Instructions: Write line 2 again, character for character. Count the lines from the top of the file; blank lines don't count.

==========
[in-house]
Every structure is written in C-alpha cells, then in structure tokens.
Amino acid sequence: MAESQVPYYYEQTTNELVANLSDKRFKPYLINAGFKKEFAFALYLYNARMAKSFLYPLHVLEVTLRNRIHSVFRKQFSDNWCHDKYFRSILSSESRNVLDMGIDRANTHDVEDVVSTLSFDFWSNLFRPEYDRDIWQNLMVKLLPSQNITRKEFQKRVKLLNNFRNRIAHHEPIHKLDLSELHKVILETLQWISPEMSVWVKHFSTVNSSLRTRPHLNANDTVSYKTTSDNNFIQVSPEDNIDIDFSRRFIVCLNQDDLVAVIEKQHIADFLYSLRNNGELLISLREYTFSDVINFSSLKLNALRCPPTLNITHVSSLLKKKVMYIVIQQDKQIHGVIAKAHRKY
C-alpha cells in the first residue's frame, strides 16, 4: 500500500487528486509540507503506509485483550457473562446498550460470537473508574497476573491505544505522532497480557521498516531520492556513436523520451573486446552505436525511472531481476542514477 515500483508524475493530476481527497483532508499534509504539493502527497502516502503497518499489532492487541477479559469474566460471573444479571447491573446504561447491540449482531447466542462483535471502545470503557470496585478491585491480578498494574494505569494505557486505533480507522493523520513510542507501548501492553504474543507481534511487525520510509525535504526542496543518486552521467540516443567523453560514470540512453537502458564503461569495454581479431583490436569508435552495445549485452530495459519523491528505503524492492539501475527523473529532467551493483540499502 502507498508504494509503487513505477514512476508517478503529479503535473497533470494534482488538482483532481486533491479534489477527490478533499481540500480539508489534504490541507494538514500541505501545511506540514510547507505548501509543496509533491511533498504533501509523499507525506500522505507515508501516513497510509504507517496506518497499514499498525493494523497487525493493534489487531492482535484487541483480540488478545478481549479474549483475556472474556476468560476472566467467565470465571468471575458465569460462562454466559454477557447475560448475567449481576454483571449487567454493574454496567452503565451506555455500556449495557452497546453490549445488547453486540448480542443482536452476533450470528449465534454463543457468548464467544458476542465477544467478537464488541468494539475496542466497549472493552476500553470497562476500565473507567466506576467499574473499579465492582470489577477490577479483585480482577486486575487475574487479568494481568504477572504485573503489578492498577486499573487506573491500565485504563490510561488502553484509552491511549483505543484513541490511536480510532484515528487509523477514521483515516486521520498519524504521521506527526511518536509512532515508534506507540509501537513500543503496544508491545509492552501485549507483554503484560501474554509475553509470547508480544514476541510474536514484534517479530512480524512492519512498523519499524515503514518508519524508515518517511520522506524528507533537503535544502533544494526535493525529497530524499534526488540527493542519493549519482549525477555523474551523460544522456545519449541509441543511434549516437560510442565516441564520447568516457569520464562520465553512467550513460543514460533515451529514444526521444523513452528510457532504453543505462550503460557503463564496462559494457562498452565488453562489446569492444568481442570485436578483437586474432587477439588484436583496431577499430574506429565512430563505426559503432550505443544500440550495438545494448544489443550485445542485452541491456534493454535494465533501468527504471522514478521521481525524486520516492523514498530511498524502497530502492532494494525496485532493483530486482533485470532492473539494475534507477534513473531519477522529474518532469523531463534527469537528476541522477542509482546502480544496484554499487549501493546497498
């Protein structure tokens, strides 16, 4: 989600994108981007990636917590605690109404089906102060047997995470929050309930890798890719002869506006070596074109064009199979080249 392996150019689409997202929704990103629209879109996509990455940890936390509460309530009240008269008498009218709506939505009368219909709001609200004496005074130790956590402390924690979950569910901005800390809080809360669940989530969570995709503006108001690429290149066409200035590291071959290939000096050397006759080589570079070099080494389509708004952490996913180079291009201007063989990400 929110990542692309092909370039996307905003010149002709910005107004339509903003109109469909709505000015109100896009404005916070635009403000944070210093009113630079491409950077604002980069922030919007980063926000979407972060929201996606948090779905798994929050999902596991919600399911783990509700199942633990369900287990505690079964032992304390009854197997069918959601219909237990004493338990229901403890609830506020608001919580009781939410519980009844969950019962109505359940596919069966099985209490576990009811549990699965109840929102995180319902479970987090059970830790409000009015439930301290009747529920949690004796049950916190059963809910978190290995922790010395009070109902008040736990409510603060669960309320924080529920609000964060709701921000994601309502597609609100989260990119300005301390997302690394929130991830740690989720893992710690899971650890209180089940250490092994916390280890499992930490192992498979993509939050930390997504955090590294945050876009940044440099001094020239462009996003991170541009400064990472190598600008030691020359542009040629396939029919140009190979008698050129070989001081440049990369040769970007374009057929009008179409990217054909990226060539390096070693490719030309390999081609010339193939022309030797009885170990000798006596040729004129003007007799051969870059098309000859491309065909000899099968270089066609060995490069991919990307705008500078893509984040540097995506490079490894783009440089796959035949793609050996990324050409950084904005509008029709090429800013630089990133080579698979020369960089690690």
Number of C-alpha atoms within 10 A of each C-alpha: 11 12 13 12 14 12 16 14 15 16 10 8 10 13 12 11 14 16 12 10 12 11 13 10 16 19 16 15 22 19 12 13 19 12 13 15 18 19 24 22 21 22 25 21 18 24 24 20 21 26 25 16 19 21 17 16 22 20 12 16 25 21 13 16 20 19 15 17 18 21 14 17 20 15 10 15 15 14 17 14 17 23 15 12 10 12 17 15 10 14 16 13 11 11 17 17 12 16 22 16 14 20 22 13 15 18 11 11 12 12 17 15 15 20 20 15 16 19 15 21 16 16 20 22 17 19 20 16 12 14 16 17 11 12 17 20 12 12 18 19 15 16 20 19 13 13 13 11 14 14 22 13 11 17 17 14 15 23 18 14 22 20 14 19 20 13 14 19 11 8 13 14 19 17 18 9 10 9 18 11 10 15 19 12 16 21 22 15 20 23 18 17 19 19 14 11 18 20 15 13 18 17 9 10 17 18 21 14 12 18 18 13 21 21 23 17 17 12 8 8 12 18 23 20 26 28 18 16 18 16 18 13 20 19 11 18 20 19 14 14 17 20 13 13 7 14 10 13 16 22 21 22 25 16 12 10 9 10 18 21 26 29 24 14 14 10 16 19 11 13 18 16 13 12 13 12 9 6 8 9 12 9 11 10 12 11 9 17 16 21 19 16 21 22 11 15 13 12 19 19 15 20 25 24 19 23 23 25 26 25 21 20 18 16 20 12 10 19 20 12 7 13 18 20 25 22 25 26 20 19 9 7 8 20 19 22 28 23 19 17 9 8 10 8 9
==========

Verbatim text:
Every structure is written in C-alpha cells, then in structure tokens.